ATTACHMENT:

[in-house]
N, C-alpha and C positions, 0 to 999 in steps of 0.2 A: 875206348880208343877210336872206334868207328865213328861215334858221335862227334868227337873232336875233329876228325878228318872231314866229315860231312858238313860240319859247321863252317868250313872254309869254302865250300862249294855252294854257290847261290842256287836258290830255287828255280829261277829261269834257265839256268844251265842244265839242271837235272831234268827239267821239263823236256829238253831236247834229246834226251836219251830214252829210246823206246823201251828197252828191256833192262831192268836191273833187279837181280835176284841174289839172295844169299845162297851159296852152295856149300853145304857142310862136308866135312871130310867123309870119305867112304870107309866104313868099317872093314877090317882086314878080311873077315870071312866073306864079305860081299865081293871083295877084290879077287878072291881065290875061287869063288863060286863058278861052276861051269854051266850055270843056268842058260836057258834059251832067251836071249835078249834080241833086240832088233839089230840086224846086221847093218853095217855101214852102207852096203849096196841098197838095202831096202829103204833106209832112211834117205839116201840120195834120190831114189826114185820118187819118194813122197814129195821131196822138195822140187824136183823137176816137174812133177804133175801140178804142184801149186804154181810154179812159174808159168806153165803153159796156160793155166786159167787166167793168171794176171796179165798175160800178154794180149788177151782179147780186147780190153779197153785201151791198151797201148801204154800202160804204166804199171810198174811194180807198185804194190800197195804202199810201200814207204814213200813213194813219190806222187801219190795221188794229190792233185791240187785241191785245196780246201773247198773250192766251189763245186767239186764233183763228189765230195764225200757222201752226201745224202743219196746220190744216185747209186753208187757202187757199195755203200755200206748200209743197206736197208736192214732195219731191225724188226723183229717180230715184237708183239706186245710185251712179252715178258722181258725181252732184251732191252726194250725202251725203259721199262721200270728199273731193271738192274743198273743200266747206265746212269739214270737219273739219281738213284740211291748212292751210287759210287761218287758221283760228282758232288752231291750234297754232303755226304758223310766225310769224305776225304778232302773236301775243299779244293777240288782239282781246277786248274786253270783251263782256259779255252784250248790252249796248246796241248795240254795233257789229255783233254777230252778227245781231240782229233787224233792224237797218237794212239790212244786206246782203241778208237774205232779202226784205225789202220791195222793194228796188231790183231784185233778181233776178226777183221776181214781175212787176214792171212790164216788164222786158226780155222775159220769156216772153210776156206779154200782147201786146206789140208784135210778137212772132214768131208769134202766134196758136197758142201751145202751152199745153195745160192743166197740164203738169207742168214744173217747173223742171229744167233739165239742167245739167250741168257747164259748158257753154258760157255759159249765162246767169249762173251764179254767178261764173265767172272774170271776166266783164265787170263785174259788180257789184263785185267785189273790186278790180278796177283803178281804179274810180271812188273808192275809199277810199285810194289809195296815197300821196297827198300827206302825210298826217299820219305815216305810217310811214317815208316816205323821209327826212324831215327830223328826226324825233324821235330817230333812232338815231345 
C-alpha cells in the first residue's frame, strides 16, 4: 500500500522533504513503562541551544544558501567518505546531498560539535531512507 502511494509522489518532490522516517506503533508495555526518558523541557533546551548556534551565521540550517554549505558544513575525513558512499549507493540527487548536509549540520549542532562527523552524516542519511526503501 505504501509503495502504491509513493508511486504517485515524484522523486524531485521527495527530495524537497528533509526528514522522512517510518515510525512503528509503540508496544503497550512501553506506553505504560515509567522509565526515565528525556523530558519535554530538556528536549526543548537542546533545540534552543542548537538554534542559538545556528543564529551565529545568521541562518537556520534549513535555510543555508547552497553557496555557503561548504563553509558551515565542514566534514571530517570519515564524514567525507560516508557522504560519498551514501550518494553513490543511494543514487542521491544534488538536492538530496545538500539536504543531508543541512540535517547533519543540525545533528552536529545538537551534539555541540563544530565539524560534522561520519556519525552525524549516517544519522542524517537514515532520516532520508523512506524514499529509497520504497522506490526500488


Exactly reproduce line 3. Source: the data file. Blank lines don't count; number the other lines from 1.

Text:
C-alpha cells in the first residue's frame, strides 16, 4: 500500500522533504513503562541551544544558501567518505546531498560539535531512507 502511494509522489518532490522516517506503533508495555526518558523541557533546551548556534551565521540550517554549505558544513575525513558512499549507493540527487548536509549540520549542532562527523552524516542519511526503501 505504501509503495502504491509513493508511486504517485515524484522523486524531485521527495527530495524537497528533509526528514522522512517510518515510525512503528509503540508496544503497550512501553506506553505504560515509567522509565526515565528525556523530558519535554530538556528536549526543548537542546533545540534552543542548537538554534542559538545556528543564529551565529545568521541562518537556520534549513535555510543555508547552497553557496555557503561548504563553509558551515565542514566534514571530517570519515564524514567525507560516508557522504560519498551514501550518494553513490543511494543514487542521491544534488538536492538530496545538500539536504543531508543541512540535517547533519543540525545533528552536529545538537551534539555541540563544530565539524560534522561520519556519525552525524549516517544519522542524517537514515532520516532520508523512506524514499529509497520504497522506490526500488